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patching a new kevlar canoe

Jun 8, 2022
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Denver CO
this was the easiest patch job I've ever had with a canoe - it was brand new, and I talked to the builder about what he used to build the boat and what he prefers to patch with. No trawling through the historical forum posts to determine the best resin, which kind of composite to patch with..
It's Kevlar. John likes to patch on the outside with S-glass, on the inside with Kevlar. Resin is Raka thin with the slow hardener. I did get some of the fast hardener to take along on trips.

Boat is the SS model, number 22 made by Empty Canoes. The hull design is basically the old Dagger Caption royalex whitewater, usually paddled tandem but I liked to paddle mine solo for the big water trips. This SS is outfitted for solo too.

I borrowed it at the 2023 canoe slalom races at Washau WI and smashed it up but good..
me in trouble,
friend Jeff,
a tandem SS coming through the second drop,
jeff alyce 2.jpg

After all that it had a crack through the hull on the left side, and the nose stove in. The crack was patched with duct tape for the rest of the competition, the nose pushed back out and the builder applied a Kevlar patch inside as a stopgap stopleak. He has a rasp with a bent handle, purpose-made for roughing up the finish and exposing the Kevlar on the inside. Outside patches have the finish sanded lightly, not down to to the actual Kevlar.

Actually the hardest part of my repairs was getting that duct tape residue off, man what a mess.

Front patch with S-glass and peel-ply over the top to keep it roughly smooth. I should probably paint over as it looks a bit ragged, on the other hand I'll never see it while paddling..

ss patch.jpg

on the interior there were a number of cracks that had not broken the finish but were visible as stress lines. These got sanded with some aggressive sandpaper to get down to the raw Kevlar. There were 15 in all. I was in a hurry to get this done before it gets too cold to epoxy outdoors, went down and cut 15 patches of s-glass. After applying the first batch I thought, wait, I was supposed to be using Kevlar here.. oops. I'm fairly sure.. fairly.. the s-glass will be adequate. If not I know what to do at least.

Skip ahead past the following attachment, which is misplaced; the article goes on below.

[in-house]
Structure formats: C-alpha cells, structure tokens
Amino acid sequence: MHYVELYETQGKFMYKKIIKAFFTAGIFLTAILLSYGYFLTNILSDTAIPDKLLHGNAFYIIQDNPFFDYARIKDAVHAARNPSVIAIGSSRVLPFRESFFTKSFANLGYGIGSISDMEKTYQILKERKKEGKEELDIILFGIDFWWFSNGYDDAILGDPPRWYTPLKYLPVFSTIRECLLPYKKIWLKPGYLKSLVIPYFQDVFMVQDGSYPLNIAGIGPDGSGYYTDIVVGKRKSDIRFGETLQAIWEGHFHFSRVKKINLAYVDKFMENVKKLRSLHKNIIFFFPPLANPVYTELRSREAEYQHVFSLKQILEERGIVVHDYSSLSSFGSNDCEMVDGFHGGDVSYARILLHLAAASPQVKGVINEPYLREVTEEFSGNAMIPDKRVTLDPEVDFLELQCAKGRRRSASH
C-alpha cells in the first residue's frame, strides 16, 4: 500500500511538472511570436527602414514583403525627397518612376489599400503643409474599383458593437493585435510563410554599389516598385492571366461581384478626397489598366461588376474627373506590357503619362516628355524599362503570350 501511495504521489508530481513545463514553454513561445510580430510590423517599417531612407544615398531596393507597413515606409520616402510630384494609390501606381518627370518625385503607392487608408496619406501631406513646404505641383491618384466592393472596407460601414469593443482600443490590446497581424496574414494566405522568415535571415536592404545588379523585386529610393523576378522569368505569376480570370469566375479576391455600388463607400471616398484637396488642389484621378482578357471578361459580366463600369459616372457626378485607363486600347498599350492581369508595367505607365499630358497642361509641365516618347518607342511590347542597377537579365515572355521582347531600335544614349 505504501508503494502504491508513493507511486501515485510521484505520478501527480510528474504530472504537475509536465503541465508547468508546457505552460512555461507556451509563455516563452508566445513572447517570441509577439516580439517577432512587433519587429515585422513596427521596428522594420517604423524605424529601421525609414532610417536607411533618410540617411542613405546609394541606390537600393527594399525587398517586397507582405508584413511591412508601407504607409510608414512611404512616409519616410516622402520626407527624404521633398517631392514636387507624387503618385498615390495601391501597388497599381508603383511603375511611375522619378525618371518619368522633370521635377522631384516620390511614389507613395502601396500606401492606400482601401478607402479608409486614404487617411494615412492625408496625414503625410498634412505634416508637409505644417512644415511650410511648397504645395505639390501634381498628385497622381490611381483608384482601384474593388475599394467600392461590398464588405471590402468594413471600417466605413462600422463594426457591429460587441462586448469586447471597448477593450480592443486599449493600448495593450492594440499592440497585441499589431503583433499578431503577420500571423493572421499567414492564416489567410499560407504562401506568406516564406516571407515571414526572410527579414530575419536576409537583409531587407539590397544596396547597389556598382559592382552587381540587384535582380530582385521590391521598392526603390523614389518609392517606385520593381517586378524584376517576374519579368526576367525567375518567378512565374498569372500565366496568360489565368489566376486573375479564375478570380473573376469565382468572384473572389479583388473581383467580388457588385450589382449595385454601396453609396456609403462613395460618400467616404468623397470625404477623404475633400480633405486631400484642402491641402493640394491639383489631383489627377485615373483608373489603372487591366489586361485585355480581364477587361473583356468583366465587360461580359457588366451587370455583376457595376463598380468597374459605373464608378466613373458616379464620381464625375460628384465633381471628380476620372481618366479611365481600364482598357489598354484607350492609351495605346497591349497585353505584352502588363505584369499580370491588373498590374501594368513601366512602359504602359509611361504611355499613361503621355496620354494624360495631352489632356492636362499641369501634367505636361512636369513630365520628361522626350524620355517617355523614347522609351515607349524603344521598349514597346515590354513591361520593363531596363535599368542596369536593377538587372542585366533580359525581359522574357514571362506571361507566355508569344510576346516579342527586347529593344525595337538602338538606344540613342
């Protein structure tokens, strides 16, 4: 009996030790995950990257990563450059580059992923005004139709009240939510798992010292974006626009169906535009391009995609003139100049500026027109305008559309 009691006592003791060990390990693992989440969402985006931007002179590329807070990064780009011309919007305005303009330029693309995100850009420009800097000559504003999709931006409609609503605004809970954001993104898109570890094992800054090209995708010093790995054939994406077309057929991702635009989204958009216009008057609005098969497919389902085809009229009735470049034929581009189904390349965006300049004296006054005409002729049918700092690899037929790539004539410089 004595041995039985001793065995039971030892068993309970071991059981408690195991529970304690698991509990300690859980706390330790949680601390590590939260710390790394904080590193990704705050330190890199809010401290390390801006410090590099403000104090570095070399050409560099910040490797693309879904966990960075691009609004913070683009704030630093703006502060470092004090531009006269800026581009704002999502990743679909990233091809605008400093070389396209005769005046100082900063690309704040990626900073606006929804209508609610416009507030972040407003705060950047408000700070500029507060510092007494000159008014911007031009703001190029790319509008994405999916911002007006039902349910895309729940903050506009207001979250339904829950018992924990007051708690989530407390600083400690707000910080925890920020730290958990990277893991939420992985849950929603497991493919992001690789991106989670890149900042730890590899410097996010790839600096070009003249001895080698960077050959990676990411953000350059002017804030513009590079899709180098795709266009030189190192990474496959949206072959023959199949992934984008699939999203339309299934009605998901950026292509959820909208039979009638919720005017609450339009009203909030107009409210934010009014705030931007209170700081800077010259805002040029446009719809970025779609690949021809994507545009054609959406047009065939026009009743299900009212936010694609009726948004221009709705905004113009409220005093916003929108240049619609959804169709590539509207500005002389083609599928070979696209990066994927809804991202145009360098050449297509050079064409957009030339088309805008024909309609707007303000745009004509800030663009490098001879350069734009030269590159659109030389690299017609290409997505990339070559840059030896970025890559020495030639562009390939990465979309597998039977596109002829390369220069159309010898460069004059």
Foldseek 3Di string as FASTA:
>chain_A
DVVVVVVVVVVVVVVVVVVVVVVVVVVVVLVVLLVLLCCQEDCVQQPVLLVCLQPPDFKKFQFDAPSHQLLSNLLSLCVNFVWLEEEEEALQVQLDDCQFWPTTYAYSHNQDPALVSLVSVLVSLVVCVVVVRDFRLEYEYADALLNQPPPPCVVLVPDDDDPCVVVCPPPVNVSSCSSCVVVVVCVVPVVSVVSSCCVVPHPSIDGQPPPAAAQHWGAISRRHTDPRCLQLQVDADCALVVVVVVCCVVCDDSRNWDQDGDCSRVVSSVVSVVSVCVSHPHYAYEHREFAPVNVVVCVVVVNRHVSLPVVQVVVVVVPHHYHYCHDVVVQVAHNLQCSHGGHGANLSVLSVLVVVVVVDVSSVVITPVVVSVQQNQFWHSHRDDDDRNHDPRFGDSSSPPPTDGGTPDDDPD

ss sanded.jpg

I love to carry this boat as it weighs 40-some pounds, as opposed to the 70-some pounds of the old Dagger Caper I have (precursor to the Caption). But I love to paddle the Caper as it's bounced off many a rock in its long and happy life without needing any patching.
Slalom races are really hard on boats though, I don't expect to hit as many rocks as that in the rest of the boat's life. Says he hopefully.

This boat will be perfect for the class II-III North Platte run from CO to WY, a 3-day wilderness camping trip. With any luck we'll get the water to do it next year..
S fiberglass is a superior material to use for external patches as the edges of the patches can be feathered very smooth, it does not tend to "fuzz up" when abraded like aramid does, it has excellent strength in both compression and tension with a good tensile strength to weight ratio, and it takes up and binds to resin very well. Those same characteristics make it a good material for interior patches as well, and when fully wetted out with clear epoxy or resin, it is almost transparent.

I do agree that aramids like Kevlar are even better for interior patches if you don't mind the fact that they will be much more evident than fiberglass patches. Aramid has even better tensile strength and a better tensile strength to weight ratio than S fiberglass but it is not so strong in compression. That doesn't matter much for interior patches which are always subjected to tension when the outside of the hull is impacted. Aramid fibers do not bind to resins as well as fiberglass. While the fibers seldom actually break, they will tend to disassociate from the resin matrix when subjected to extreme tensile forces that would probably fracture fiberglass fibers.
Boat is the SS model, number 22 made by Empty Canoes.

Those Empty Canoes seem structurally similar to Millbrook whitewater canoes and are even more wildly aesthetic. The photos on the Facebook page are stunning.

We should probably have a thread dedicated to this manufacturer.
there are a lot of them at slalom Nationals these days..

the turtle boat,


John the builder in the bacon boat,